Today, we’re talking university. As with my undergrad studies (first year, second year, third year I & II), I wanted to discuss my modules with you. I love hearing what other people study and I love talking about what I study.
So, my first semester as a Masters student has drawn to a close. It’s been stressful. I’ve cried more times in the last two and half months than I did at undergrad for three years. It’s been a hard transition (I’ll definitely write a post about this at some point). Despite having a breakdown nearly every week, I’ve actually really enjoyed my studies. I’ve learnt so much about my favourite period. I wouldn’t change it for the world.
(I also studied a module called Research Skills but that’s pretty self-explanatory, very boring and was a core module that I had to do).
I was really looking forward to this module as it combined two of my favourite things: Romantic poets and Victorian writers. You may ask ‘why are you studying the Romantics on a Victorian module?’ Well that’s because they were deeply embedded in nineteenth-century culture. They are always referenced to or quoted from.
The aim of this module was to critically reflect on periodisation, and think about how Romantic characteristics (genre, themes, etc.) were re-developed in the Victorian period. My module handbook puts it nicely: the module aims to give you a sense of the immediate heritage of Victorian writers, and their indebtedness to Romantic writers.
I studied the likes of Wordsworth, Ruskin, Keats, Shelley and Browning
Society and Sympathy: Victorian Realism
In a nutshell: a study of Victorian realism. I looked at the development of the genre alongside the emergence of the novel. I tried to define the genre (which is not as easy as you’d think), and considered the moral and social aims of the genre. We looked at the social novel, novels concerned with marriage and relationships, and others that speak of the church.
I’m surprised by how much I liked this module. Realism has always been something I’ve read, but never really thought about. It’s a hard genre to define: it cannot be truly real if it is fiction. I learnt quite a lot on this module, and I really enjoyed the books we looked at.
I studied the likes of Gaskell’s North & South and Mary Barton, Engels’ The Conditions of the Working Class in England, Hardy’s Tess of the d’Urbervilles, Anthony Trollope’s The Warden and George Eliot’s Middlemarch
Victorian Fears, Fantasies and Fairy-Tales
I wasn’t looking forward to this module at all. The Gothic, which was only a small section of this module, is something I find really hard to write about (I studied Victorian Gothic in my third year of undergrad). I don’t enjoy children’s literature (so that’s fairy-tales out of the window), and I assumed fantasies would be another writing issue.
I was wrong, though. This was quite an enjoyable module. I studied a range of texts that sit outside of the traditional nineteenth-century realist fiction. I considered how these texts deviated from the dominant genre by looking at sensation fiction, utopia and dystopia, ghost stories, fantasies and children’s fairy-tales.
I studied the likes of Brontë’s Wuthering Heights, Lewis’s The Monk, Kingsley’s The Water Babies, Ruskin’s The King of the Golden River, Collins’ The Woman in White, Jefferies’ After London, Morris’s News from Nowhere, Marsh’s The Beetle and Dickens’s ‘The Signalman’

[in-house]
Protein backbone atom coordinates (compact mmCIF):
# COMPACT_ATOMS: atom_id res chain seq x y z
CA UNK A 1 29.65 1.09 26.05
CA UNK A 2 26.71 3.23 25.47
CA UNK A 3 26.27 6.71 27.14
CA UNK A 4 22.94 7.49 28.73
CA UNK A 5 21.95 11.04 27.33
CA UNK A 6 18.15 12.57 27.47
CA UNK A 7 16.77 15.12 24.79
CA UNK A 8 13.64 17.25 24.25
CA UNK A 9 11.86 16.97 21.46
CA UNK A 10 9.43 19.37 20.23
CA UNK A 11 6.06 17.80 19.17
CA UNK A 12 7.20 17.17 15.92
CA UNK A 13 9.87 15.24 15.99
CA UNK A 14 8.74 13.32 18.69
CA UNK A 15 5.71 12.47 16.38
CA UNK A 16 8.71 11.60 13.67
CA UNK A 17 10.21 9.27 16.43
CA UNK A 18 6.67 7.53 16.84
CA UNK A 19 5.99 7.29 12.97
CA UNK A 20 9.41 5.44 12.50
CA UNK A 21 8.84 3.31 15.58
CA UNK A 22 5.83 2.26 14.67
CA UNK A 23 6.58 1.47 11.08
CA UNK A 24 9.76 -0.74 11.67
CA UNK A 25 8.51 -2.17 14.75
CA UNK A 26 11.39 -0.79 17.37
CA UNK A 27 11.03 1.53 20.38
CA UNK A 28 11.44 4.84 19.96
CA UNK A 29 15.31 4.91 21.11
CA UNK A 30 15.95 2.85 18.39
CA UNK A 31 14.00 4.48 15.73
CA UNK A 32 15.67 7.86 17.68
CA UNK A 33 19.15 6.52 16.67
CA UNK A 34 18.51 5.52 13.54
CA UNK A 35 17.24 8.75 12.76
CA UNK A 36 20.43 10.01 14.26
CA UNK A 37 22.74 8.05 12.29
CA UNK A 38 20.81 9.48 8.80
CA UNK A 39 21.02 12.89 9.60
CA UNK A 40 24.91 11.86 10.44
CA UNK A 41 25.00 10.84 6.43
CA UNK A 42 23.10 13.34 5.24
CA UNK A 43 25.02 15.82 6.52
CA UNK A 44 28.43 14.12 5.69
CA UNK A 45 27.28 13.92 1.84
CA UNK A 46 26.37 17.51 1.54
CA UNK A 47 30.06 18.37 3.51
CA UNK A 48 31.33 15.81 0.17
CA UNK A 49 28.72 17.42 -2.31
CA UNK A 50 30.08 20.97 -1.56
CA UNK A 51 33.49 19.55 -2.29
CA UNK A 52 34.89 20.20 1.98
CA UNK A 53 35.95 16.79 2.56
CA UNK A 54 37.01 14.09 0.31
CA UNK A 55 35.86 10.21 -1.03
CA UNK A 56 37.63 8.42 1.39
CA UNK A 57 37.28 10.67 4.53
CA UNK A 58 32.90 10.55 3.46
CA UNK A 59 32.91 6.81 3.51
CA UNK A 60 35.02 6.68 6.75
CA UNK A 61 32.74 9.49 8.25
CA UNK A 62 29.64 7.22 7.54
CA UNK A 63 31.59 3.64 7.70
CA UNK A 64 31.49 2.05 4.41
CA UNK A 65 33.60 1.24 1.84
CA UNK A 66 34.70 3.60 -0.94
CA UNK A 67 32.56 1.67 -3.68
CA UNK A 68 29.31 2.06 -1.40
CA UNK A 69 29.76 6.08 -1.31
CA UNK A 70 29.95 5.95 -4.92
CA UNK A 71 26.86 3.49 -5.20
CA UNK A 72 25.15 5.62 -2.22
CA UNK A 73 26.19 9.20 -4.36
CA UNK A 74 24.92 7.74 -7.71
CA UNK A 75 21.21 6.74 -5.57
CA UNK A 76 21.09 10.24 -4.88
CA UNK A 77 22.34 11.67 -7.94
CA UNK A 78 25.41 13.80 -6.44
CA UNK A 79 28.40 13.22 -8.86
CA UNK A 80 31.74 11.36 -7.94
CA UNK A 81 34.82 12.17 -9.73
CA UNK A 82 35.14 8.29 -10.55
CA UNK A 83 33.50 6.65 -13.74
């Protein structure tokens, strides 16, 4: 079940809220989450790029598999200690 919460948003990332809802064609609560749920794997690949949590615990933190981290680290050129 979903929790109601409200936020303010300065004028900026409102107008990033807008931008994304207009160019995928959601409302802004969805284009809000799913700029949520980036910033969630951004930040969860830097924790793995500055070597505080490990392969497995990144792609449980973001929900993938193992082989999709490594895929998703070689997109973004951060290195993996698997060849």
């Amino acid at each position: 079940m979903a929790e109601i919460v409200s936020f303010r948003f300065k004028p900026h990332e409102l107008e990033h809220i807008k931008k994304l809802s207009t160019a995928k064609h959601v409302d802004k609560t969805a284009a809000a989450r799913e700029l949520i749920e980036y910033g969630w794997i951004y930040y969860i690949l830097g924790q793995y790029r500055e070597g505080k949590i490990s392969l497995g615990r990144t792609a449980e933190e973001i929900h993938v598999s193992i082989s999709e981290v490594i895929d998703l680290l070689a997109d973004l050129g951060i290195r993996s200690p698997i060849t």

…and those were my semester one modules. I’m quite sad that it’s over. I loved studying these modules, and they went by *so* fast (I think because my classes alternated each week: one week I’d have S&S and F,F&FTs and then the next I’d have RV). Nevertheless, I’m eager to see what next semester has in store…
Do you study anything? Are you enjoying it? Let’s discuss it in the comments below!
Thanks for reading, Lauren X
5 thoughts on “Victorian Literature | Semester I:”
this post was great! A master’s is something I might be considering after I finish my undergrad course, so I’m really looking forward to your post about the transition between the two 🙂
Thank you! Hoping to write it some time this week and get it up! 🙂
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I envy your studying literature, even though I couldn’t get into it really as an academic subject. I guess I just want to spend all my time with books.
A lot of the subjects you discussed here have been of interest to me. I wrote a short essay discussing what realism in literature entails, though I remember only a few of my conclusions now and more small details for some reason. I started from the thesis of Ian Watt, maybe you’ve heard of him? He argues that realism has been an intricate part of what a novel is since its inception.
I’m also very interested in the gothic, though I have read more from the Romantic era than the Victorian.
I’m currently studying history here in Sweden. Unfortunately I’m not liking it. I feel like there is a greater intention to politicize the subject and corral everyone into taking on the same perspective, I think it’s called intersectional theory. I find it pretty limiting not only because it is only one perspective on history but also because the subjects studied tend to be more focused on minutiae (in my opinion) and there is always an effort to problematize and citicize the past rather than see anything good in it that can be carried forward into today.
That’s how I feel about it anyway. On the bright side, my despair over the program has caused me to begin researching a historical novel set around the end of the Napoleonic wars and during the Concert of Europe, thematically focused on Romanticism.